Autism is a condition which affects the way a person responds to the world around them.
The label is given to people who have untypical social interactions, communication and have some restrictive and/or repetitive behaviour. It is called a spectrum condition because the symptoms of autism can vary such a lot from person to person.
Some Facts About Autism
- Autism affects about one child in every hundred(1)
- Around four times as many boys as girls are likely to be diagnosed with autism.
- For a diagnosis of autism, the behaviours must begin before the age of three.
Examples of Autism Spectrum Behaviours:
- Echoing words/phrases without context
- Taking an adult to the biscuit tin rather than asking or pointing
- Taking language too literally
- Preference to play alone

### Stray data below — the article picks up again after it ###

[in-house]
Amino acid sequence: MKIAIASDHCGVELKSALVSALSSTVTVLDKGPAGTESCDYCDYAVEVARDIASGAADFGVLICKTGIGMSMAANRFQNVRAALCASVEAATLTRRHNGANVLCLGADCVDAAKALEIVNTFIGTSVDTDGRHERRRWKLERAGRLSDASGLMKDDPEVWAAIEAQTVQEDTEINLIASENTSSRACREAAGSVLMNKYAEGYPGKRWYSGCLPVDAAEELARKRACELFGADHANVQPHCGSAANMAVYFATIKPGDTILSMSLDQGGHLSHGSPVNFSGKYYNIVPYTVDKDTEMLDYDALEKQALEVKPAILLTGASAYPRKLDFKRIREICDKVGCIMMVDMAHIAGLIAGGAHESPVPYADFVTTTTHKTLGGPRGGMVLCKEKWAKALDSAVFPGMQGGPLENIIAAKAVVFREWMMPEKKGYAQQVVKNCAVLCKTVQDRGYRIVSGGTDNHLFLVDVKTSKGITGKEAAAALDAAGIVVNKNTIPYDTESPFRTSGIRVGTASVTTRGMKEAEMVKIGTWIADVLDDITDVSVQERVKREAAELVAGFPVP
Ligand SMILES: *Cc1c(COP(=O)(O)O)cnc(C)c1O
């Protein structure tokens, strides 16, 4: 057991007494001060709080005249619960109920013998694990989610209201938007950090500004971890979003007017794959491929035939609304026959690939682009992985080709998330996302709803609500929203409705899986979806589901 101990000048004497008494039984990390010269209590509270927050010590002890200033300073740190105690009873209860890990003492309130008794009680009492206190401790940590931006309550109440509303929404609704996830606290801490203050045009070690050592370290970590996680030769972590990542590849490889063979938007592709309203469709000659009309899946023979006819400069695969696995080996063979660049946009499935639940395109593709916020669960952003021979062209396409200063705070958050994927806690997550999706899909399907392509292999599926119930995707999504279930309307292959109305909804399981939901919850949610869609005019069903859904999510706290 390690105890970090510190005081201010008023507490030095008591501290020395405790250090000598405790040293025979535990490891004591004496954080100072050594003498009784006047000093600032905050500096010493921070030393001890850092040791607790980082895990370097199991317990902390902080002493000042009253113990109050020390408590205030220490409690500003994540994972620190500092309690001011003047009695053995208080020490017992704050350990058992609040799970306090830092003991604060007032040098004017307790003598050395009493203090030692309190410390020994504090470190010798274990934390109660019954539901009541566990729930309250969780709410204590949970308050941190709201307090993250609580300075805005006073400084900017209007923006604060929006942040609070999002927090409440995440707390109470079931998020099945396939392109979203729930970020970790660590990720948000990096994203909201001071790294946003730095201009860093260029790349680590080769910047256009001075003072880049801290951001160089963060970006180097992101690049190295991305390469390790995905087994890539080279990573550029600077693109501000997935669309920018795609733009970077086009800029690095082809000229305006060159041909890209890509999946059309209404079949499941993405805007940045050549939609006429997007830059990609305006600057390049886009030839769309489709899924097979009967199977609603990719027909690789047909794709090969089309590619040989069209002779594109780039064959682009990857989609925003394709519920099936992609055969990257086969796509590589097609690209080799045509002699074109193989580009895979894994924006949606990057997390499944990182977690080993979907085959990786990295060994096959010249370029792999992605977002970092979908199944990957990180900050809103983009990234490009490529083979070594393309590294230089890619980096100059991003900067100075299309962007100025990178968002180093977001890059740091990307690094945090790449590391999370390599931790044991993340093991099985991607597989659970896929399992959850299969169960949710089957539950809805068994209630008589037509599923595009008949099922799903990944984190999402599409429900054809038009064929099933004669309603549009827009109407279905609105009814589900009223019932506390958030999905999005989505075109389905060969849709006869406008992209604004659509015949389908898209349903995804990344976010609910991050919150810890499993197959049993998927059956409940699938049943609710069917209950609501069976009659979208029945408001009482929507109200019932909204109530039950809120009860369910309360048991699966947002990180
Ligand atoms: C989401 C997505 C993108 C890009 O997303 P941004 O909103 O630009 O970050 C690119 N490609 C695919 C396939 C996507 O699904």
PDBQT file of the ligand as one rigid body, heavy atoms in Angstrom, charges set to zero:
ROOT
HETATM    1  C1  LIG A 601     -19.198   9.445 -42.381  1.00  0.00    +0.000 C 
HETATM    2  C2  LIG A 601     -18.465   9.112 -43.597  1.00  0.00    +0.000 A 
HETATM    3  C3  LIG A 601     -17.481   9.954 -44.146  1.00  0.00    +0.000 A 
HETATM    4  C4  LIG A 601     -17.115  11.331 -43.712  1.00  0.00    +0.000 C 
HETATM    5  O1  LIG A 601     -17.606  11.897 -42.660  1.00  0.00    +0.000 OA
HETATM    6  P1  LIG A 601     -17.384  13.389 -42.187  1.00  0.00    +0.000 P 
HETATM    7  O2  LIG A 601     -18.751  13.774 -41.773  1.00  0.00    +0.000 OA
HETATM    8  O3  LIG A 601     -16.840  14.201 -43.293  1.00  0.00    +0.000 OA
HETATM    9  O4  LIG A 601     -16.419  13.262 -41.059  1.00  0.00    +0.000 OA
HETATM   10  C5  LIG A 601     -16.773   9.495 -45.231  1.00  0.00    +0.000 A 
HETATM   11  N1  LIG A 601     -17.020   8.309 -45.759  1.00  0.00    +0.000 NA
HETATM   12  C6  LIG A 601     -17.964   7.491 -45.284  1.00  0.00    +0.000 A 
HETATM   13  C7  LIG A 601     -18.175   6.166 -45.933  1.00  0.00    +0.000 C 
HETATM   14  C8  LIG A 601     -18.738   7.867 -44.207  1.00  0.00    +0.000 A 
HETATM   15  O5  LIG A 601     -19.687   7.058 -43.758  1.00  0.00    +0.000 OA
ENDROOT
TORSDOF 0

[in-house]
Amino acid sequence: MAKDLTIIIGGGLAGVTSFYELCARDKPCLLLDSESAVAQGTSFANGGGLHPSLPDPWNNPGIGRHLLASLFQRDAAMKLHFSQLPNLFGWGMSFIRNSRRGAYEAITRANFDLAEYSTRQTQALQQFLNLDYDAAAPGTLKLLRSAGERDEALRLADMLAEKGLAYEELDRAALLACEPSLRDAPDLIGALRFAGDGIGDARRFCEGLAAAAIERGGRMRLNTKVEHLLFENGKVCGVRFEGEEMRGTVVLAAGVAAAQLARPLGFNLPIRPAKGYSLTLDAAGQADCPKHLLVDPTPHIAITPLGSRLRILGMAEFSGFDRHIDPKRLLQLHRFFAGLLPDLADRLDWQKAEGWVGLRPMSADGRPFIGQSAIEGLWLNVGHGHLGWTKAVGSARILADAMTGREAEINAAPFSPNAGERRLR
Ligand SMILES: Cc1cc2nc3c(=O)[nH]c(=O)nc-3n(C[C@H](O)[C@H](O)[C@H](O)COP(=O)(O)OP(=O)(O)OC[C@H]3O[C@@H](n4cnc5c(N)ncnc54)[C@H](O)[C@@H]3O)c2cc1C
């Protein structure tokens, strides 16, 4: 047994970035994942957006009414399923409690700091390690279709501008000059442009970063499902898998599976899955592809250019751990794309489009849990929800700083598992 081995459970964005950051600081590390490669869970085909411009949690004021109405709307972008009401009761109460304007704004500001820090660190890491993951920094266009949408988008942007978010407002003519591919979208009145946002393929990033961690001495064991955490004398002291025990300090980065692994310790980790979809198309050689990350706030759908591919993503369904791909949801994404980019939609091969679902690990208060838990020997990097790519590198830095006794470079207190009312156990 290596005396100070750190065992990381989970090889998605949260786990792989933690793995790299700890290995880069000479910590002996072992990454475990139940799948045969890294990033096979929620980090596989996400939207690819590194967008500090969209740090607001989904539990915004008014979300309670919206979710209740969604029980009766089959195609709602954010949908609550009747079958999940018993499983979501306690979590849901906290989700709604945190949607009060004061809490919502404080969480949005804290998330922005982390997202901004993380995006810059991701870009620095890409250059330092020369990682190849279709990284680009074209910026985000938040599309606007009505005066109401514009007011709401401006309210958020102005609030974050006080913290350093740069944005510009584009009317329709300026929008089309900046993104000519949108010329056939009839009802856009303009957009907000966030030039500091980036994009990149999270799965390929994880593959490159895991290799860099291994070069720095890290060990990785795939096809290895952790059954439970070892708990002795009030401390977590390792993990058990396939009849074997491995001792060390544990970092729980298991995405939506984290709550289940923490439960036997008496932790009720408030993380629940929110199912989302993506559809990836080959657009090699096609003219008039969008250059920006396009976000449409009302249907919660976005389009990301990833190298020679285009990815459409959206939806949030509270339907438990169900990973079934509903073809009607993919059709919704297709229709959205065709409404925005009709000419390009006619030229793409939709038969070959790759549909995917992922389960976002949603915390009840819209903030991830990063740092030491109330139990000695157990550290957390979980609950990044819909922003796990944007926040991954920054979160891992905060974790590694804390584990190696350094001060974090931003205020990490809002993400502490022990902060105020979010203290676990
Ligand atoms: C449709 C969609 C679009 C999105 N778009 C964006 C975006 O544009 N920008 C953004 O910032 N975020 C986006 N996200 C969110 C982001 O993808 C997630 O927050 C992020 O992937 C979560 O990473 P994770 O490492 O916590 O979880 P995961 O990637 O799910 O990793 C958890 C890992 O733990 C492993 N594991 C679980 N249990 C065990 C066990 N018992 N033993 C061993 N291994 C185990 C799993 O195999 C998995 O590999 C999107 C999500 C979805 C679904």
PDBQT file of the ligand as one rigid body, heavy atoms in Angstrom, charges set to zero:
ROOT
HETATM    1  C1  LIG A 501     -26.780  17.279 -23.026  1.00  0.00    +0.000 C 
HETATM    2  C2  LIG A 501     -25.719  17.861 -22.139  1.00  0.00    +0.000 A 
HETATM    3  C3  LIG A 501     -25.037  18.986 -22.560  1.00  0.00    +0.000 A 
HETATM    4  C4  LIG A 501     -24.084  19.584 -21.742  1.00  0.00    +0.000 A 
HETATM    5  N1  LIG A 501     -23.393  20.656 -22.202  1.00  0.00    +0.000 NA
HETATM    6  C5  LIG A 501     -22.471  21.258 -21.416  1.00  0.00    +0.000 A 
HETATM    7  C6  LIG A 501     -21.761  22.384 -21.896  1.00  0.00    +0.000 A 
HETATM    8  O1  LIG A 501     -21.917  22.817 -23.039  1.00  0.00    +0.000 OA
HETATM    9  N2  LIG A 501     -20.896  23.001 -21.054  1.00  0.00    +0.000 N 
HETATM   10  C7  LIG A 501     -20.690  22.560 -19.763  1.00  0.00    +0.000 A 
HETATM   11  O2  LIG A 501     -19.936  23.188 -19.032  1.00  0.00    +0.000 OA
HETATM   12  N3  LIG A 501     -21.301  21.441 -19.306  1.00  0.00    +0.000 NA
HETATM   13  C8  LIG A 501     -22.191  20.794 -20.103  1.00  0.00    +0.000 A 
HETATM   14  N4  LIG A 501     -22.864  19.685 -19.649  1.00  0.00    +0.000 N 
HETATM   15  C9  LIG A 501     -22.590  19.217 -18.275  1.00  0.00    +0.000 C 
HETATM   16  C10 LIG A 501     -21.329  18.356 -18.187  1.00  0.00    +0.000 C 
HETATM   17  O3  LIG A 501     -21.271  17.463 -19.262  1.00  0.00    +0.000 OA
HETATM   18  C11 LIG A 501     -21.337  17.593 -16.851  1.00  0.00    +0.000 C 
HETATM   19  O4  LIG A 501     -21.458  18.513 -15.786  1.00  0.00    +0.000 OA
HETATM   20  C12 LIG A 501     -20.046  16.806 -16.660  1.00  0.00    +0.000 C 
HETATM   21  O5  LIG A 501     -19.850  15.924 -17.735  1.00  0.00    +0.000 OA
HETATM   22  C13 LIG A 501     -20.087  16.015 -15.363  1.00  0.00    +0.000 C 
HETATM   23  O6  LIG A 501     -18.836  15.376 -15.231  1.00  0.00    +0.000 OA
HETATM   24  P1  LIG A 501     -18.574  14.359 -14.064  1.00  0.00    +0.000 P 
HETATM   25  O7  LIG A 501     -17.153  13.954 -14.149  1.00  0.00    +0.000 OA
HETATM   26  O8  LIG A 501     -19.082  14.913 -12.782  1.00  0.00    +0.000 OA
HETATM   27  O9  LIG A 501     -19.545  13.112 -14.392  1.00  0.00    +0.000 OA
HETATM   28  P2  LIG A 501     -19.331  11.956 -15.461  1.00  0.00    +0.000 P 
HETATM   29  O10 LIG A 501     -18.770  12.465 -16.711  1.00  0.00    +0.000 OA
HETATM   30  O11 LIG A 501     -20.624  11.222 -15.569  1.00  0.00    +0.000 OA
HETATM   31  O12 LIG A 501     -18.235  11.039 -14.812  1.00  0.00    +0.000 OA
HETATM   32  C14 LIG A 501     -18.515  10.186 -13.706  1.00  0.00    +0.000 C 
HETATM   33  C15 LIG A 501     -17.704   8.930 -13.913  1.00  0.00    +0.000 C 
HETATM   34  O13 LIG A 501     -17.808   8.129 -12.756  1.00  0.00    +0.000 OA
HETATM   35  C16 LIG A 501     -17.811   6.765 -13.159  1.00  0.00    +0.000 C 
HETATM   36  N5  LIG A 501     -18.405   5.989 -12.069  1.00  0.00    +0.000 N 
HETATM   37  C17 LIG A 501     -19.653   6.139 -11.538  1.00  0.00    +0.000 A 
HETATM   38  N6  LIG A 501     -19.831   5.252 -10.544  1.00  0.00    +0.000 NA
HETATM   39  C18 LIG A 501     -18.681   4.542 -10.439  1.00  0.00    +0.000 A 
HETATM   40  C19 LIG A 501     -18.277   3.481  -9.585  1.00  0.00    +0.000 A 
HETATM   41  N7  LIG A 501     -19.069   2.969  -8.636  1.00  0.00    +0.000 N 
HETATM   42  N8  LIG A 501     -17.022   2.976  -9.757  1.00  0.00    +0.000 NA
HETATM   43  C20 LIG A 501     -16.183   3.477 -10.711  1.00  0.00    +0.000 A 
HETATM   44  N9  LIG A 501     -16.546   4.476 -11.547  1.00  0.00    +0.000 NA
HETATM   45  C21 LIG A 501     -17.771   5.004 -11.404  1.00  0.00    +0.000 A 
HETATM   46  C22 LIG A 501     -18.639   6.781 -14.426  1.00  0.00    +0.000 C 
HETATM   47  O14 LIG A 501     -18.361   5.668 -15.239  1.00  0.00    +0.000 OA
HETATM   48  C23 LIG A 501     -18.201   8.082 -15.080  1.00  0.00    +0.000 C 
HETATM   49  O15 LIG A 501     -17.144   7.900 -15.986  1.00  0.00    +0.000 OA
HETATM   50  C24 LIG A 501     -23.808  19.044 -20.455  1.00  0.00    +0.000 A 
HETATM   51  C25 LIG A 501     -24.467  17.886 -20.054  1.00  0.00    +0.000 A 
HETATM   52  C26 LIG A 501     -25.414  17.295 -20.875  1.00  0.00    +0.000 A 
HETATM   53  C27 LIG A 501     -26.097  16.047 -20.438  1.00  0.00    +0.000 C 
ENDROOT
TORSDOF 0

- Difficulty relating to other people
- Not understanding other’s thoughts and emotions
- Hand flapping
- Toe walking
- Spinning wheels
- Lining up cars
- Eating only yellow food
- Insisting on walking the same route
- Only watching Thomas the Tank Engine
Other Characteristics of Autism
People with autism may or may not have the following:
- Exceptional attention to detail
- Sensory differences, this is most noticeable when children are over-sensitive to stimuli e.g. distress at loud noises
- Trouble with co-ordination
- Unusual eating behaviour such as only eating certain foods
- Additional learning disabilities
- A very small percentage have unusual abilities for example with music or memory
(1) Baird, G et al (2006). Prevalence of disorders of the autism spectrum in a population cohort of children in South Thames: the Special Needs and Autism Project (SNAP). The Lancet, 368 (9531), pp210-215